There is little settled or uncontested about the trips agreement and the global governance of intellectual property rights (iprs). This suggests that the provision of training and technical assistance to build capacity is itself part of the reproduction of the dominant (trips constituted) view of iprs and is therefore a political project rather than merely technical provision. On one side many developing countries' elites and governments are keen to join the international trading community and see the need to adopt the increasingly universalised rules of the system as part of this process. On the other hand, there are vocal constituencies less supportive of an unqualified adoption of trips‐related standards of legal protection for iprs. Given the continuing importance of legal structures to underpin and constitute markets (and this is most especially the case in markets for knowledge and information), the processes by which the trips solution to the question of knowledge ownership is being globalised through technical training needs to be understood and analysed.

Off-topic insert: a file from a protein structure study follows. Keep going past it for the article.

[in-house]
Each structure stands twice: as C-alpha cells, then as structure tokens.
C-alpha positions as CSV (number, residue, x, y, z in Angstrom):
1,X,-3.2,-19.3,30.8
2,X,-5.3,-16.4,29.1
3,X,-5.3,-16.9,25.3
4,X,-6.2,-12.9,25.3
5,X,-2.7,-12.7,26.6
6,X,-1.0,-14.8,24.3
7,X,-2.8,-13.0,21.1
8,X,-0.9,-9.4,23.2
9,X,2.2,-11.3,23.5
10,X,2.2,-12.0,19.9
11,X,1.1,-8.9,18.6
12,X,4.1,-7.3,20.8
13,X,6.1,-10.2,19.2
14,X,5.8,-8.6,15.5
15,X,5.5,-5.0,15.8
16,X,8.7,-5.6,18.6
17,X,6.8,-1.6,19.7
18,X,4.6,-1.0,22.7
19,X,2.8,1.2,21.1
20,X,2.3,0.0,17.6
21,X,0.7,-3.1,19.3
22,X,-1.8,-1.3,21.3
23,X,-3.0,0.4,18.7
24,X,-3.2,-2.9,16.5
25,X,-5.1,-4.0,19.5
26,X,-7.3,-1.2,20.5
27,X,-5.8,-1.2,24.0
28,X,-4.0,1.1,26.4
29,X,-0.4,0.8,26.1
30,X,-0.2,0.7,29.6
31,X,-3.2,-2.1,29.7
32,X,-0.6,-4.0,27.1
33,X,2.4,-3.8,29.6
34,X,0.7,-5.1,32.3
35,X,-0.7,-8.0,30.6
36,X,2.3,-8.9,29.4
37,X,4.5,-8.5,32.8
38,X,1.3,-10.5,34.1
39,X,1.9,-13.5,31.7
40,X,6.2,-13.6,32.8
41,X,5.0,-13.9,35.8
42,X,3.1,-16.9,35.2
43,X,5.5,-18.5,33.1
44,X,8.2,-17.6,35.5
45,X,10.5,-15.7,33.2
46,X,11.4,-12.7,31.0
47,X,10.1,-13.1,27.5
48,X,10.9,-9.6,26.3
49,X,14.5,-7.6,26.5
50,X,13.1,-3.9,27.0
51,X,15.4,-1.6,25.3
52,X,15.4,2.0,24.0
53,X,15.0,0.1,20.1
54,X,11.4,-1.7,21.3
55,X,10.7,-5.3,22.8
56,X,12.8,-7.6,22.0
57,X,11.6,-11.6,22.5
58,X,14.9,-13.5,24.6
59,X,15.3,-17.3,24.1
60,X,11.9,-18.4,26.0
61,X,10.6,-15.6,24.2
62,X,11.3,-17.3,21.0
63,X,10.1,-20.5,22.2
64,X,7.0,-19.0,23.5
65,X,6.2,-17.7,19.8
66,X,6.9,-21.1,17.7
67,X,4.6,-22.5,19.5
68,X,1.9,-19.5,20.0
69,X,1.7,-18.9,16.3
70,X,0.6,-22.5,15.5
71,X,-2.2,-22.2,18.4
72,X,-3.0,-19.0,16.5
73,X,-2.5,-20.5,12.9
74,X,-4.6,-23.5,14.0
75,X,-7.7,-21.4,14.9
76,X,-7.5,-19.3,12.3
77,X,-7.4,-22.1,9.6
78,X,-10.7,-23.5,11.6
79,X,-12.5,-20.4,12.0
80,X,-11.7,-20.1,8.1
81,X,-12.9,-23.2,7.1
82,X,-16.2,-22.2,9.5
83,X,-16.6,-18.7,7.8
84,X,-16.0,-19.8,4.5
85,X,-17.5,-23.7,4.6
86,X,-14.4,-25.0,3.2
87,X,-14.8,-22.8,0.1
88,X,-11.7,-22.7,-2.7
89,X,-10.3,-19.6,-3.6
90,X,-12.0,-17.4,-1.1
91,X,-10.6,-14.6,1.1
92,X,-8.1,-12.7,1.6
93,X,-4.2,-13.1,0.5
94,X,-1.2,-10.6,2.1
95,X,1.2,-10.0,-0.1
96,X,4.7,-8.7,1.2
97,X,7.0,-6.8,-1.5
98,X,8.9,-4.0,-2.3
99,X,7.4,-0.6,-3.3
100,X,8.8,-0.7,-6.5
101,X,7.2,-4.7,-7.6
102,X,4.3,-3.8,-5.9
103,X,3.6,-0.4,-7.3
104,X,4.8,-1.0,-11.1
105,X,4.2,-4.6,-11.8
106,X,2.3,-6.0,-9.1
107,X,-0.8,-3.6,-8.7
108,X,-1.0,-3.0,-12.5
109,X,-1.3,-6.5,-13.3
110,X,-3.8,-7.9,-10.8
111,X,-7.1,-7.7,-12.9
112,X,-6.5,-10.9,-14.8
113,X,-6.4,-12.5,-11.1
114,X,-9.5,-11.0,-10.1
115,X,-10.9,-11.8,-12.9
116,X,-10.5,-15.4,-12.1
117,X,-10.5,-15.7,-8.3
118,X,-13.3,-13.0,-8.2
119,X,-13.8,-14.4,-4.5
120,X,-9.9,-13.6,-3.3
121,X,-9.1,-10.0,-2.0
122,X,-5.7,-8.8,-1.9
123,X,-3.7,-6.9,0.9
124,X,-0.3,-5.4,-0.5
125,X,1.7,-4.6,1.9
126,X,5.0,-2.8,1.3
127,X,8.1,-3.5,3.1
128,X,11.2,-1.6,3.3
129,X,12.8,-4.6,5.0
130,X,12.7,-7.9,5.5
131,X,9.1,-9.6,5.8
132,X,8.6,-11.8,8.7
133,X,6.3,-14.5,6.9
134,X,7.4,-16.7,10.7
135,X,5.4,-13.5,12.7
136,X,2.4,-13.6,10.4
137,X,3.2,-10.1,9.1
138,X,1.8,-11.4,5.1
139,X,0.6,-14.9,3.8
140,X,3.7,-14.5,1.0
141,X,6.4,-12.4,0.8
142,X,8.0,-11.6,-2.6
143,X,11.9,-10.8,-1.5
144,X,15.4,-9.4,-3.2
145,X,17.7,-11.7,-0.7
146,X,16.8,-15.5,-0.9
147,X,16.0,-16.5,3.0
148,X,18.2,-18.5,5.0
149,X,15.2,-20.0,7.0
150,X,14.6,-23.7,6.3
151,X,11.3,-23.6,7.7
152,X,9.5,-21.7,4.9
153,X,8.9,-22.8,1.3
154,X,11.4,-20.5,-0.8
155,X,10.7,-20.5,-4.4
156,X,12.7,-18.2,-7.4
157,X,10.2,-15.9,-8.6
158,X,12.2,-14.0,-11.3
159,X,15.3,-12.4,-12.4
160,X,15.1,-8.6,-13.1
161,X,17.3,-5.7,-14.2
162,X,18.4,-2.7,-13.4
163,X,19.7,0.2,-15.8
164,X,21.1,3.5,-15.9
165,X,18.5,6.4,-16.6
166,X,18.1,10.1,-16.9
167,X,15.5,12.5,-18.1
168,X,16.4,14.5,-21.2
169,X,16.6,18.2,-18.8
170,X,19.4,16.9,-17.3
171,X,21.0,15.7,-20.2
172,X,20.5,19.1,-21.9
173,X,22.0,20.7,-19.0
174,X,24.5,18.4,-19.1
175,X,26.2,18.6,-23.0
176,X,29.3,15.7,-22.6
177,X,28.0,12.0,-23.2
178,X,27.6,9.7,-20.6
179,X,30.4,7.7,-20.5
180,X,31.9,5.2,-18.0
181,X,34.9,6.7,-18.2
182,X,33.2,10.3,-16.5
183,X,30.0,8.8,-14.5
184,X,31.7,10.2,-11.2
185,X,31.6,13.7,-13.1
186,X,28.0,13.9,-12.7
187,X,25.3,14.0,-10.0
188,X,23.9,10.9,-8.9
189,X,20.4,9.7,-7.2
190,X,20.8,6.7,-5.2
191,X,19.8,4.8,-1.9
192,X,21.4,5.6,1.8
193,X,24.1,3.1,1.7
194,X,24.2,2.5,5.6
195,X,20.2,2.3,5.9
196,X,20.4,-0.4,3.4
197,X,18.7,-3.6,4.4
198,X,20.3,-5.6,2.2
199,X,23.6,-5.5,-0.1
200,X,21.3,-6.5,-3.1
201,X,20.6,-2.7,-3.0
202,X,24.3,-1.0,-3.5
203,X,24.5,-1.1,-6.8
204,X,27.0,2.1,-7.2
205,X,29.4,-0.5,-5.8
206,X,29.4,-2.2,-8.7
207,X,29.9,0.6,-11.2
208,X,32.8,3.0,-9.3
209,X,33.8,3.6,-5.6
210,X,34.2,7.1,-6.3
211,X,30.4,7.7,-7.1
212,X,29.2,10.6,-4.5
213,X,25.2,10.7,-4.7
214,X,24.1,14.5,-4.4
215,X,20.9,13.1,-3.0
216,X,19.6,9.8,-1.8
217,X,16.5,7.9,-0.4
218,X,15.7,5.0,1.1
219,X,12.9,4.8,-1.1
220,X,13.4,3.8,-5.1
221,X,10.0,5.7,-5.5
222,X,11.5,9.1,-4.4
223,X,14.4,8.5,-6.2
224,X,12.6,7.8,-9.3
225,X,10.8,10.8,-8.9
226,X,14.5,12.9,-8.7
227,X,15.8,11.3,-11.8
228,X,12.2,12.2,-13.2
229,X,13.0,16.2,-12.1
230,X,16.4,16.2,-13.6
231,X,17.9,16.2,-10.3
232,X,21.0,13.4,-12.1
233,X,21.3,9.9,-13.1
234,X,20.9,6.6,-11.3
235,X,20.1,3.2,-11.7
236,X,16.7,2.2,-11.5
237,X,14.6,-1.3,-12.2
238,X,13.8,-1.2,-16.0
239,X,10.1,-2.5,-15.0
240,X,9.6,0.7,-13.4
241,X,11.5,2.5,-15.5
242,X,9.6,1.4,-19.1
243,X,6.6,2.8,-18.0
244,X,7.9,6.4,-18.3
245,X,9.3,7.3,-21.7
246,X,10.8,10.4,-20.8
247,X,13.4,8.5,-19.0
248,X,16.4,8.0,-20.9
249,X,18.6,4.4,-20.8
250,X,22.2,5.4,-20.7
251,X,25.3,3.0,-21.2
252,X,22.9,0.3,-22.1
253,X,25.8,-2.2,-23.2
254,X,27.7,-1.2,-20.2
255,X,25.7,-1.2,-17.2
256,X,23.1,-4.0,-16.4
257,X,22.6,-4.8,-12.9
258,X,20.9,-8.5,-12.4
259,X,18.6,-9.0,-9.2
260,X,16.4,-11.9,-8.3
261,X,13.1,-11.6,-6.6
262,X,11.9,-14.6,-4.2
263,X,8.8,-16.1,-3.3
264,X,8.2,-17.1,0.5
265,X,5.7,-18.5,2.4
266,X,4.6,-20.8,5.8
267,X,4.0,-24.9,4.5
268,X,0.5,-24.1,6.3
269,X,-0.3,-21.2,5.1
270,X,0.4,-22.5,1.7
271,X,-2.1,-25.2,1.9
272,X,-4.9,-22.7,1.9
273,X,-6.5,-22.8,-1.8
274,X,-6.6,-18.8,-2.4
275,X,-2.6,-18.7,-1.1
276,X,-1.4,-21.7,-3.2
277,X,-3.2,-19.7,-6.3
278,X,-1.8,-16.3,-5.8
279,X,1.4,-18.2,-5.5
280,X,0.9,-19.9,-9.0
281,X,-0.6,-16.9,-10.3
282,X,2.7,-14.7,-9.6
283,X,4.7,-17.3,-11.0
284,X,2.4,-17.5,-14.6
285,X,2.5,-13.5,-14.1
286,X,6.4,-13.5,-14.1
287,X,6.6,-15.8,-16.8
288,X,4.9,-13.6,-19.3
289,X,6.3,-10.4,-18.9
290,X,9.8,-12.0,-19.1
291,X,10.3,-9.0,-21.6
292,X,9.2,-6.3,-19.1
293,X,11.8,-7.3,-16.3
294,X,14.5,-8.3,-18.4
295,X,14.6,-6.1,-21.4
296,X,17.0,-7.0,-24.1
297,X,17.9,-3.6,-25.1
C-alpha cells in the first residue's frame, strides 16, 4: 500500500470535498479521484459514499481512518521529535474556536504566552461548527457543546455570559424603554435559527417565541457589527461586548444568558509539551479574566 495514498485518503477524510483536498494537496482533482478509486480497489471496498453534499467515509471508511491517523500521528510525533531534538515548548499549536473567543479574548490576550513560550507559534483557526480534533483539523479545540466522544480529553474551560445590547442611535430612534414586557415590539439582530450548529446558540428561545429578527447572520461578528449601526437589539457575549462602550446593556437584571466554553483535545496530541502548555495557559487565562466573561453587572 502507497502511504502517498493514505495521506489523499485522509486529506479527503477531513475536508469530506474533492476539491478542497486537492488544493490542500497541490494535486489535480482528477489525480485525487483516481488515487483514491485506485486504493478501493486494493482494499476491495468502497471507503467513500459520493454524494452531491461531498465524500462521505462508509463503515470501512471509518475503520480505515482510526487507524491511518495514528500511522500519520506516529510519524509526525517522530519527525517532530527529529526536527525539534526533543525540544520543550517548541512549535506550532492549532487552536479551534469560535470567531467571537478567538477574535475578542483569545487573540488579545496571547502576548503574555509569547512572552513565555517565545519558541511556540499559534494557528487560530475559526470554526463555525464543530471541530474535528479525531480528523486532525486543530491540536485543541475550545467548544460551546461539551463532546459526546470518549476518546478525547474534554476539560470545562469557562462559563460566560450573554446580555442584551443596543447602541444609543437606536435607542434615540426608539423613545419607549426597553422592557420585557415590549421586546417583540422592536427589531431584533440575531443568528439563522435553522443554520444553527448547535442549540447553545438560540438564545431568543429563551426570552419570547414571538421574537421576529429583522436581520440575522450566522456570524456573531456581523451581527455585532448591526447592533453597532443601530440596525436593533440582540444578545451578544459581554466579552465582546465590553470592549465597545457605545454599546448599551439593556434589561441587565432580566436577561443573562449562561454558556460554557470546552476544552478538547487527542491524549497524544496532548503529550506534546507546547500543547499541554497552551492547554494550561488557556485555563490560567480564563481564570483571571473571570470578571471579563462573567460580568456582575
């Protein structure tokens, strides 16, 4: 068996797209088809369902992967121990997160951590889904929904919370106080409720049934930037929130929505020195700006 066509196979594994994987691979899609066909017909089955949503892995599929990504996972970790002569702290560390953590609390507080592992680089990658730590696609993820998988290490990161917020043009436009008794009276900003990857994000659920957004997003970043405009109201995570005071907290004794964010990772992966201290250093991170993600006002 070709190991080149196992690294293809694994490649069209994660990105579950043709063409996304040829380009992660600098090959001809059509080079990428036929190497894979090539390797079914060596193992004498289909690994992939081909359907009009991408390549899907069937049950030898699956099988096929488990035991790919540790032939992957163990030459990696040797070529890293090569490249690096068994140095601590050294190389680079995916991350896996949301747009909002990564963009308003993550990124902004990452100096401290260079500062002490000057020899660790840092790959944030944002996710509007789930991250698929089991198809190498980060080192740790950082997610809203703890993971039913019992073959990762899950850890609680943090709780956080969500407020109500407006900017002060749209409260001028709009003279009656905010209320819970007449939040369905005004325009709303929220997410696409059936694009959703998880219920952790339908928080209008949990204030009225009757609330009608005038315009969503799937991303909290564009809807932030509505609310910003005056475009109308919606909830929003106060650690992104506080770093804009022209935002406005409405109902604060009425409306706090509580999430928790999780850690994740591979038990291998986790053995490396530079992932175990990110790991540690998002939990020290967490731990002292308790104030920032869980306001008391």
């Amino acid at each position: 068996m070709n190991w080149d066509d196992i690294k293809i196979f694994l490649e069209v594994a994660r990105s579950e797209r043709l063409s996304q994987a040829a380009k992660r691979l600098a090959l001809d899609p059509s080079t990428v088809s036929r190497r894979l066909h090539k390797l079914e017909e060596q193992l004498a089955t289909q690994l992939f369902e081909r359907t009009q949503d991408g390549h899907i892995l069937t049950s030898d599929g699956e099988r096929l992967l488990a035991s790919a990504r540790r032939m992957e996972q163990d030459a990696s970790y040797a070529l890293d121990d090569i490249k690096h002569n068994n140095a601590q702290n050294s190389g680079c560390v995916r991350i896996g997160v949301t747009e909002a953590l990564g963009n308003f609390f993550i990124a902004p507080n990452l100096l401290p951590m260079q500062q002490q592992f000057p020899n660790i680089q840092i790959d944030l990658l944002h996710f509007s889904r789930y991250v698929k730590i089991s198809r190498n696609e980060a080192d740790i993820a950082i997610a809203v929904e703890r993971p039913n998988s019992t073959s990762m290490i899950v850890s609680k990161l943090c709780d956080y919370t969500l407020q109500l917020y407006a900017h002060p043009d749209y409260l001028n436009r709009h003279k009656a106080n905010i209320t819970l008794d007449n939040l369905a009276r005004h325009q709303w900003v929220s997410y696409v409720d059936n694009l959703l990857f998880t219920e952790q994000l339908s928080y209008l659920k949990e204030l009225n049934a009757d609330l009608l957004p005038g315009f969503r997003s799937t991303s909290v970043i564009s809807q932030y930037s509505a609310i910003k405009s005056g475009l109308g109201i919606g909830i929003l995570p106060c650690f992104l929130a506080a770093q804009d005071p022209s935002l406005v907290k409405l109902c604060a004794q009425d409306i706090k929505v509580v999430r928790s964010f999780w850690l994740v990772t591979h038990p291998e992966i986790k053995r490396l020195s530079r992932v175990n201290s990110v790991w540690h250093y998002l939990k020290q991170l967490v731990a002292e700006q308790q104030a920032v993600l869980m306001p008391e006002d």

reprinted in: May, C (ed.) The Political Economy of Intellectual Property Rights (3 vols) (Cheltenham: Edward Elgar, 2010)